01. August 2011 · Comments Off · Categories: Read Online

I had written earlier about the Israel Chamber Orchestra playing Wagner. I was pleased to get feedback from others both here on my blog and on Google+. I appreciate that, as I do want to always be sensitive to others, and I want to always remain open to learning and understanding. (So many thanks to those who commented!)

Now I’ve found an interview with the conductor of the orchestra. Here’s a snippet:

Did you have any personal hesitation, doubts about whether to play Wagner with an Israeli orchestra?

I was satisfied with it from the beginning, but nonetheless I talked about the matter with family and friends. The most significant conversation was with my mother, whom I accompanied to Yad Vashem to clarify what had happened to her aunt. In 1942, my family was taken to a building in Vienna with many other Jews, this aunt among them, and after she was taken away, my mother never saw her again. At Yad Vashem, we found out the details: she was sent away on May 4, 1942, and killed five days later in a concentration camp near Minsk. During this visit, I talked to my mother about the concert. “Wonderful!” was her response, because in my family there is a great love of Wagner.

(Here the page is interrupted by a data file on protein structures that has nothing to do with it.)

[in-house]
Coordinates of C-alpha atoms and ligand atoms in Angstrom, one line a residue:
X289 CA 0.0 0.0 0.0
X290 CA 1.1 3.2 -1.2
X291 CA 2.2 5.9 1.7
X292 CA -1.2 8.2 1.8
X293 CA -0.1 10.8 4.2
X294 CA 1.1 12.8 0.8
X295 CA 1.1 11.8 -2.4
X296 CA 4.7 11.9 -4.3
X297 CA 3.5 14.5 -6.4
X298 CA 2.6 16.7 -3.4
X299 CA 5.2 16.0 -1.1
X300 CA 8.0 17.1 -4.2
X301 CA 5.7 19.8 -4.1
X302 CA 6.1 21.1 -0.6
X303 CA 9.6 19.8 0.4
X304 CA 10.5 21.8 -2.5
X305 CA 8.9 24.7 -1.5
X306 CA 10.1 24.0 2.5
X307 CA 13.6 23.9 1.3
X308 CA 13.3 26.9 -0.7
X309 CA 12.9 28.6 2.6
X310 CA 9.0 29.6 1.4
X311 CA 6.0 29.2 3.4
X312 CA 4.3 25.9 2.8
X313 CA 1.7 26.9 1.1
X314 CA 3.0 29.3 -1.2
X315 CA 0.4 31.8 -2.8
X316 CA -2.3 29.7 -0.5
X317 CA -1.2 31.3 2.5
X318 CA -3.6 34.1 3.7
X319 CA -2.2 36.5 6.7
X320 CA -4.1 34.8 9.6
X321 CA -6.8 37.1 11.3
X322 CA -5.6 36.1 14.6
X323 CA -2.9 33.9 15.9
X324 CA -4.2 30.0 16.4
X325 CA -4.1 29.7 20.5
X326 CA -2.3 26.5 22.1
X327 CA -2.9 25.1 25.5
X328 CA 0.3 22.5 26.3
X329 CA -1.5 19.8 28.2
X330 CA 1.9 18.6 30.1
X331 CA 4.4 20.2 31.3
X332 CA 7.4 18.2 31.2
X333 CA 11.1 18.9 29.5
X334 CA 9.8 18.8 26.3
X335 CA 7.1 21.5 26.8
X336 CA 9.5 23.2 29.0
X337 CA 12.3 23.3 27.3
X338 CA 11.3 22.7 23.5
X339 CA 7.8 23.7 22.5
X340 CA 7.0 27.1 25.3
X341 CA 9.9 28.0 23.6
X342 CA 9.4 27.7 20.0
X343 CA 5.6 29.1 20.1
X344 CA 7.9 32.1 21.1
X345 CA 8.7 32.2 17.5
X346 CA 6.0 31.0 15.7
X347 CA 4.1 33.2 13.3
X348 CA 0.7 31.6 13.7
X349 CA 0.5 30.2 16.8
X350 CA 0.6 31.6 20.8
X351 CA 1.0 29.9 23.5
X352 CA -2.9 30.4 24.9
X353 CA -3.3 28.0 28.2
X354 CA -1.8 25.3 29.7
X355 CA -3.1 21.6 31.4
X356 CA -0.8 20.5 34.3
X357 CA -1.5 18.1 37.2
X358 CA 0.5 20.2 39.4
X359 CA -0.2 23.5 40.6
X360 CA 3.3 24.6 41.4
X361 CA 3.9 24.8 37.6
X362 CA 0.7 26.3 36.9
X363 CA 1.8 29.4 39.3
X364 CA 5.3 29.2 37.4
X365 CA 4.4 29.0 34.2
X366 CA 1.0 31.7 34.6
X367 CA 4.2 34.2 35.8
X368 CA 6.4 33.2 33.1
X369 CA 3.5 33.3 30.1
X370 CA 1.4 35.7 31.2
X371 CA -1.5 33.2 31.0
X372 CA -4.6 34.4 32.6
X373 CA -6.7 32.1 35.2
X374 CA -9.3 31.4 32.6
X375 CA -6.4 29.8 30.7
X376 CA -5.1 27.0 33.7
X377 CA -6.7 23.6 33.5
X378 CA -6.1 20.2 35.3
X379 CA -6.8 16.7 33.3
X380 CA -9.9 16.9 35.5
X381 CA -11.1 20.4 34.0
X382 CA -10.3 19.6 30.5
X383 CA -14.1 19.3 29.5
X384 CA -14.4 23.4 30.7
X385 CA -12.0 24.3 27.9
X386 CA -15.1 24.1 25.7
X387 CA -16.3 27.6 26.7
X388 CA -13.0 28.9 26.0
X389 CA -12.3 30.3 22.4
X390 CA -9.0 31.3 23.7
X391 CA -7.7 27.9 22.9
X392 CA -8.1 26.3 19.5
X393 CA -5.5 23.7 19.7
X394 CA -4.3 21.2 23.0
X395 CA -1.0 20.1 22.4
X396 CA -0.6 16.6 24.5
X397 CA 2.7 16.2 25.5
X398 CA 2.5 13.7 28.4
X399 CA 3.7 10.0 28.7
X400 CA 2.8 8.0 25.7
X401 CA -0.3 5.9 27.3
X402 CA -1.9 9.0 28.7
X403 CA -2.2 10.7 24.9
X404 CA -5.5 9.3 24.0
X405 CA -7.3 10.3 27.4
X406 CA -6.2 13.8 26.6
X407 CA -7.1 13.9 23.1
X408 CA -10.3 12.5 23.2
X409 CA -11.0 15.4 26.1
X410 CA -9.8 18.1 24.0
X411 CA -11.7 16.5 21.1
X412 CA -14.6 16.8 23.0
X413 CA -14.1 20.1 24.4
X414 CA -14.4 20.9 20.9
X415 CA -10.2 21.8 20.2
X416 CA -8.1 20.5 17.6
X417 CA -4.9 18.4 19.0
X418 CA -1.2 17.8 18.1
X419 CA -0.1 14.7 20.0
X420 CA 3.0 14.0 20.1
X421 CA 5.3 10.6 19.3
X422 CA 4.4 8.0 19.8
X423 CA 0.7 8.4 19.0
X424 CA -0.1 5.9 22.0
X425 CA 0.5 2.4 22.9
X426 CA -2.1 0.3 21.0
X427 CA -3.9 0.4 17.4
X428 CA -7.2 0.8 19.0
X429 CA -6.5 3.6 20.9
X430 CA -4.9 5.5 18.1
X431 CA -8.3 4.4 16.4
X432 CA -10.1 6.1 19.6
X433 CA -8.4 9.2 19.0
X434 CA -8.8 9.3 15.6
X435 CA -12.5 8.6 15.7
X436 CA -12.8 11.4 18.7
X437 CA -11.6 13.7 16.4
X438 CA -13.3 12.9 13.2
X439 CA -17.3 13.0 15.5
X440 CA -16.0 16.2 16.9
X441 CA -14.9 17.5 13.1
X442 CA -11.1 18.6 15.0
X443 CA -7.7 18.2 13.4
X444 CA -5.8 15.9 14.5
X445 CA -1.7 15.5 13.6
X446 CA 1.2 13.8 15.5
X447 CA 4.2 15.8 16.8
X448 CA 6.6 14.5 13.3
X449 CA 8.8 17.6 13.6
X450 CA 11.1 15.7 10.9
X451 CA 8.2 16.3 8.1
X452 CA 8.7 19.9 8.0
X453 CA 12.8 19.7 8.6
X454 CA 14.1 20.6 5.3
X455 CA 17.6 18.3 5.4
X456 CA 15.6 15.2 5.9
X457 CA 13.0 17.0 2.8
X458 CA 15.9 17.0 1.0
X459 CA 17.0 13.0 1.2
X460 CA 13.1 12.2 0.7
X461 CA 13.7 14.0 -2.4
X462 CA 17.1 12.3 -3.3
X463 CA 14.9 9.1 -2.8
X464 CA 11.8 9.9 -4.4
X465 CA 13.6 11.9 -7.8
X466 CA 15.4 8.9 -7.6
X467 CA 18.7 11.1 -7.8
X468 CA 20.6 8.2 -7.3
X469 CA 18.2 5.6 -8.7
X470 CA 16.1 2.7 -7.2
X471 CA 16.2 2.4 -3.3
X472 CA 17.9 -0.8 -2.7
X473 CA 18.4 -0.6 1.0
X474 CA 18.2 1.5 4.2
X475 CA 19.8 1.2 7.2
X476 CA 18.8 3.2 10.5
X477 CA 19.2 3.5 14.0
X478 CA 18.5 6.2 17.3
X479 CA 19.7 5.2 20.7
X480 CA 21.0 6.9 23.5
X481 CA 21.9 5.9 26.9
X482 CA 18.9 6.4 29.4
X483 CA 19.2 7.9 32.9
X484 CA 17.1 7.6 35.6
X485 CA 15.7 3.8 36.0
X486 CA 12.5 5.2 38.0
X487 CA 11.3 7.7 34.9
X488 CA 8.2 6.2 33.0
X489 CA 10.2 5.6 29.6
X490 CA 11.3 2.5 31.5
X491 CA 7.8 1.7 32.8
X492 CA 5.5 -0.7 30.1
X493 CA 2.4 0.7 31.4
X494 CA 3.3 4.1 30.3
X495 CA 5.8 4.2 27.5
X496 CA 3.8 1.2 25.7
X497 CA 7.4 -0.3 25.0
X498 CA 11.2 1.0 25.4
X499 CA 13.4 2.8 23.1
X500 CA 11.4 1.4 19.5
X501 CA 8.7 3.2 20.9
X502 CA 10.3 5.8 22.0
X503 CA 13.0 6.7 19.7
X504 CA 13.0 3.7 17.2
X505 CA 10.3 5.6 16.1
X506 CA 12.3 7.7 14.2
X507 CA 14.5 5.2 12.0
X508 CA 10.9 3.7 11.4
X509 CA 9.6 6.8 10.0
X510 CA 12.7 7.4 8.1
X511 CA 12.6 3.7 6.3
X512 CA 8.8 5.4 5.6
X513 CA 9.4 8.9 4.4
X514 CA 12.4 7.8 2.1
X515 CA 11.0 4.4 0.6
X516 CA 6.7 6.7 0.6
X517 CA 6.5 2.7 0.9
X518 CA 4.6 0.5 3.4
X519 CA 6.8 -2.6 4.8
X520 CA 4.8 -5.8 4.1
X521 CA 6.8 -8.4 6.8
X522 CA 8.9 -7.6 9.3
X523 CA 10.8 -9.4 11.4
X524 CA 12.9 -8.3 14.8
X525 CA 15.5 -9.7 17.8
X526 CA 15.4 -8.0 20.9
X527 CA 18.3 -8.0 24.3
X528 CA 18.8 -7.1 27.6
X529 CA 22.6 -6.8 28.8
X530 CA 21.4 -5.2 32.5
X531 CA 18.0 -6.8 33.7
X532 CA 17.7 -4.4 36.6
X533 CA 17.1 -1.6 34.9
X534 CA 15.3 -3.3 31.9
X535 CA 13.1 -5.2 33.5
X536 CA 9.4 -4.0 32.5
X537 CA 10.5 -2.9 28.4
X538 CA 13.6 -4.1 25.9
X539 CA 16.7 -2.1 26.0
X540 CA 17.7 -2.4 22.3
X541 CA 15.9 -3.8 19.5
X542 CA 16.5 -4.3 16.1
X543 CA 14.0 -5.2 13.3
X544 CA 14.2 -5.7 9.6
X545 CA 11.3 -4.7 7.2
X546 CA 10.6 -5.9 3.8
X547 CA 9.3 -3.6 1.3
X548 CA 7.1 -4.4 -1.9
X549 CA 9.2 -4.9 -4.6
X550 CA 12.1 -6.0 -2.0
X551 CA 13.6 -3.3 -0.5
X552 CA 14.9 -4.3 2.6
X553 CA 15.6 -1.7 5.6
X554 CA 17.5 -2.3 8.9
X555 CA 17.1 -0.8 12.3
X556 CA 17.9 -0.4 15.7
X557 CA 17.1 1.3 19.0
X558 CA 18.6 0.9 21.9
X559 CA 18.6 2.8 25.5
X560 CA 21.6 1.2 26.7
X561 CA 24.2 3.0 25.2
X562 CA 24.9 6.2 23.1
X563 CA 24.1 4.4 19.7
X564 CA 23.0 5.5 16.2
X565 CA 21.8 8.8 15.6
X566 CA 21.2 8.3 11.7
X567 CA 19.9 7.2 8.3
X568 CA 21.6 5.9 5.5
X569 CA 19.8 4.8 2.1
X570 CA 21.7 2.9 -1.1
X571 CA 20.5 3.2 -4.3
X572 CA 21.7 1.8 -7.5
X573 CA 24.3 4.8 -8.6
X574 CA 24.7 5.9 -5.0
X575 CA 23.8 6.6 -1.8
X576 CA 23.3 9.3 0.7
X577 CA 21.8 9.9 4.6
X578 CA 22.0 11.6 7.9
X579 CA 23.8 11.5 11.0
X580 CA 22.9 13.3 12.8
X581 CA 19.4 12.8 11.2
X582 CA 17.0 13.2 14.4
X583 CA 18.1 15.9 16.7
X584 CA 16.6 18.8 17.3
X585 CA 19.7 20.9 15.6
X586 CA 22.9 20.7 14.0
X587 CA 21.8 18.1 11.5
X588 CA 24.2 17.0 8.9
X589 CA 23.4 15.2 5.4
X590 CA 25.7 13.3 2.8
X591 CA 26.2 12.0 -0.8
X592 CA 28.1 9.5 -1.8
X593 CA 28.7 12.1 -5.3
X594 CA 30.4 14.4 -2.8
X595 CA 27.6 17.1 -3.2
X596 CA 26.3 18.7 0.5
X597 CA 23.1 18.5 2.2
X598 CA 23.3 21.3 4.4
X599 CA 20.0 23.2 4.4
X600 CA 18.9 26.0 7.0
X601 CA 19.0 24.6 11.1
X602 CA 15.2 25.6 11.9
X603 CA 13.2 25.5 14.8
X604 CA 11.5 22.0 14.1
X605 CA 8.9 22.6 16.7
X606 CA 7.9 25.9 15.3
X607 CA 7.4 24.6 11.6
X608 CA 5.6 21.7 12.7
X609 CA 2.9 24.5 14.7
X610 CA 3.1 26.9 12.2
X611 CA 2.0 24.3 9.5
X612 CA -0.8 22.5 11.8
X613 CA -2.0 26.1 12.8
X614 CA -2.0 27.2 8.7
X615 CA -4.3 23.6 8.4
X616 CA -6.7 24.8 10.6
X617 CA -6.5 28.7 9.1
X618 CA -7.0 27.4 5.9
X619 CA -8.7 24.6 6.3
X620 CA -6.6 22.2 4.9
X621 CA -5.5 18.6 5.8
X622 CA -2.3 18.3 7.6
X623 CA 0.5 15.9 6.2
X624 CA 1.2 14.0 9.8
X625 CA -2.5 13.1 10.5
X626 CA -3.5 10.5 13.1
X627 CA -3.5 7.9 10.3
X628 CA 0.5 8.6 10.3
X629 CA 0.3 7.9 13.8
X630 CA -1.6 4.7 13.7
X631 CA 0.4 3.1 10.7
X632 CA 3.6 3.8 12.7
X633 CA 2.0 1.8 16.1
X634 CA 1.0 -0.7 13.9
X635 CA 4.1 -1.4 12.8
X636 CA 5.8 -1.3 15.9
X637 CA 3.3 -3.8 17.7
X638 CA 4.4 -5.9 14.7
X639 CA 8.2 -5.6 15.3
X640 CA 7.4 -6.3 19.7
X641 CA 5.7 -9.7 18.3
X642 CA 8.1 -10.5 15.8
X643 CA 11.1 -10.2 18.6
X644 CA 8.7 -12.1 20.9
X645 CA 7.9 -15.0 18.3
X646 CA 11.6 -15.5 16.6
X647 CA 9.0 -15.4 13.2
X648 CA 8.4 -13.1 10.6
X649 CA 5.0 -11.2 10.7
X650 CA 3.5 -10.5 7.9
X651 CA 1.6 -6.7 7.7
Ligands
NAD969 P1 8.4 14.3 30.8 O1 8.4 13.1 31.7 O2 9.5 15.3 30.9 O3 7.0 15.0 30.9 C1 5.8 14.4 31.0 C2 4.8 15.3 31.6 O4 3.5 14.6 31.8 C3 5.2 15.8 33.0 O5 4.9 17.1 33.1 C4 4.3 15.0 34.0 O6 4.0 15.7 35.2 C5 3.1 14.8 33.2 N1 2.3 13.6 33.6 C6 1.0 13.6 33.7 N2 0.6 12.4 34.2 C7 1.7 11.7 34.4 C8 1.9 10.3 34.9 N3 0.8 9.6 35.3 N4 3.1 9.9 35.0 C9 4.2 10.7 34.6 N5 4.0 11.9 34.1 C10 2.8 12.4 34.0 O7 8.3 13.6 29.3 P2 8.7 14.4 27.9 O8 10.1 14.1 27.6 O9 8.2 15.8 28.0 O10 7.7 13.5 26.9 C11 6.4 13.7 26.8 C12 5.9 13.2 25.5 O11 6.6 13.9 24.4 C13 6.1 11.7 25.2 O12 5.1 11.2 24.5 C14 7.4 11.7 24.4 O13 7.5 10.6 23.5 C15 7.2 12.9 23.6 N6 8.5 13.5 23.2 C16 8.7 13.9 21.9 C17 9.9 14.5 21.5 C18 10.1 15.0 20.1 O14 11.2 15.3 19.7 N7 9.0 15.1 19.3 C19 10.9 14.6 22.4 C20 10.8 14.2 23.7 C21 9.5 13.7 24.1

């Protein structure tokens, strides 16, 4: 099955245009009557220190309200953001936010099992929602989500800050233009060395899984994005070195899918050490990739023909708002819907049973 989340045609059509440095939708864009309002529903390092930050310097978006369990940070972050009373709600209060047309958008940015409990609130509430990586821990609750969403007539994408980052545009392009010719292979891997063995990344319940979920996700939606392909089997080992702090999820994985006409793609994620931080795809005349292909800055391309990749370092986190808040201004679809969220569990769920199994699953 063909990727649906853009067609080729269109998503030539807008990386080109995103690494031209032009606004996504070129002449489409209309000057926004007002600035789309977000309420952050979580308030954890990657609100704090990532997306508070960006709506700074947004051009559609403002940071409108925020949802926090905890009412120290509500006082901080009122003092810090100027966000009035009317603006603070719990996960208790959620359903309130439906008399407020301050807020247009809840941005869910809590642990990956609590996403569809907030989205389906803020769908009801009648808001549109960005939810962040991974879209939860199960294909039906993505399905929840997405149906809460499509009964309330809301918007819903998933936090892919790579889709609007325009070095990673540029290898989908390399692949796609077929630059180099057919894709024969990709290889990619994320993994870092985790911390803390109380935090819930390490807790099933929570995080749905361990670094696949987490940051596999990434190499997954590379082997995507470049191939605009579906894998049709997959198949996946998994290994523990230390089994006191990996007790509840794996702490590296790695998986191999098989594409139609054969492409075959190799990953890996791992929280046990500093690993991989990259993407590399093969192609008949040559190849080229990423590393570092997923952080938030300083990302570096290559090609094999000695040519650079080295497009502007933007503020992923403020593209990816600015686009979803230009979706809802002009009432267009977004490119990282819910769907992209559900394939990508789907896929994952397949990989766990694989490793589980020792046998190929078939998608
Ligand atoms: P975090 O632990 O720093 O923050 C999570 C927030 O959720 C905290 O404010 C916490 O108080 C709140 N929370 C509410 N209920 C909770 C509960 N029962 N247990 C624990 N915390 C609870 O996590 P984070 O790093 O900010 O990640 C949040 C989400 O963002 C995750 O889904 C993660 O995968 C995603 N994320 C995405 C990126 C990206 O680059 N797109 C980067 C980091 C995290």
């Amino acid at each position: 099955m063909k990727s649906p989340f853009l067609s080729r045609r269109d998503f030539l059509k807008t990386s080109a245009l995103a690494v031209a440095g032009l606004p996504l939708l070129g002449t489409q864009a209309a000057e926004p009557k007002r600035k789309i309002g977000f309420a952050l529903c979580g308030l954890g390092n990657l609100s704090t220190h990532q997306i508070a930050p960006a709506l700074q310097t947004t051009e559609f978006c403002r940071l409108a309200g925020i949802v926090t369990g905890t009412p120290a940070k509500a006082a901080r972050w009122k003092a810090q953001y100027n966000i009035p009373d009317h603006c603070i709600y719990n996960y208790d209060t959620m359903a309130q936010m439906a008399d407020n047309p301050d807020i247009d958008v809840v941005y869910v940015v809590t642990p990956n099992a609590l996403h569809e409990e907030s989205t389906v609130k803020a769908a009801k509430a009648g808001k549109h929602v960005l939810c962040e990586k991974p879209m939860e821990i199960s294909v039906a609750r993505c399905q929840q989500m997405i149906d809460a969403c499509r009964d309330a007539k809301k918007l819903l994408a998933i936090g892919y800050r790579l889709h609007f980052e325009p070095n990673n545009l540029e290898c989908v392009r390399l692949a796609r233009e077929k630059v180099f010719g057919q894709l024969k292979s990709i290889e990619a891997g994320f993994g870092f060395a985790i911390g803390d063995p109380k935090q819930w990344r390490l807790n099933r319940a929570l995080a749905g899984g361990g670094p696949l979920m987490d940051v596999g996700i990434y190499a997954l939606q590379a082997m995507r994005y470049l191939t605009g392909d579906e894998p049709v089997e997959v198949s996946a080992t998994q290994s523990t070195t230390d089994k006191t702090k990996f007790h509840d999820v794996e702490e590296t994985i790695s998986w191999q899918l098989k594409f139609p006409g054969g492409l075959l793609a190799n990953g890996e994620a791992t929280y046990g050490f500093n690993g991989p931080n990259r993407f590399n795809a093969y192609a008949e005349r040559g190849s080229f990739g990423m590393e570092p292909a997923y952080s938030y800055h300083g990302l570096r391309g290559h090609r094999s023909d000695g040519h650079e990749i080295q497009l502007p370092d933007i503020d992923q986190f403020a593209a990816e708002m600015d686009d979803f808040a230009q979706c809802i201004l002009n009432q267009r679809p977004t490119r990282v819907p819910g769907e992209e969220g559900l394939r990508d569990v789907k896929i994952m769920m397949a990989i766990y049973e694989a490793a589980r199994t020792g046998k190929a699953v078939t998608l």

Nonetheless, Wagner is known for both his anti-Semitism and the use the Nazis made of him.

Must everyone who produces a masterpiece like “Guernica” or “St. Matthew’s Passion” necessarily be a good person? The answer is no. Even criminals took off their blood-stained uniforms and played the most divine music. It’s true that many composers, among them Richard Wagner, were racist and anti-Semitic, but it is possible to separate a composer’s personality from his work. Israel itself has done this. Carl Orff, who was a Nazi, is extremely popular in Israel for his “Carmina Burana,” and like him, Franz Lehar, whose operettas are not banned. And for a little irony, I am not sure that everyone calling for a ban on Wagner also boycotts Volkswagen cars or Siemens products, and Siemens, it must be remembered, had its own concentration camp.


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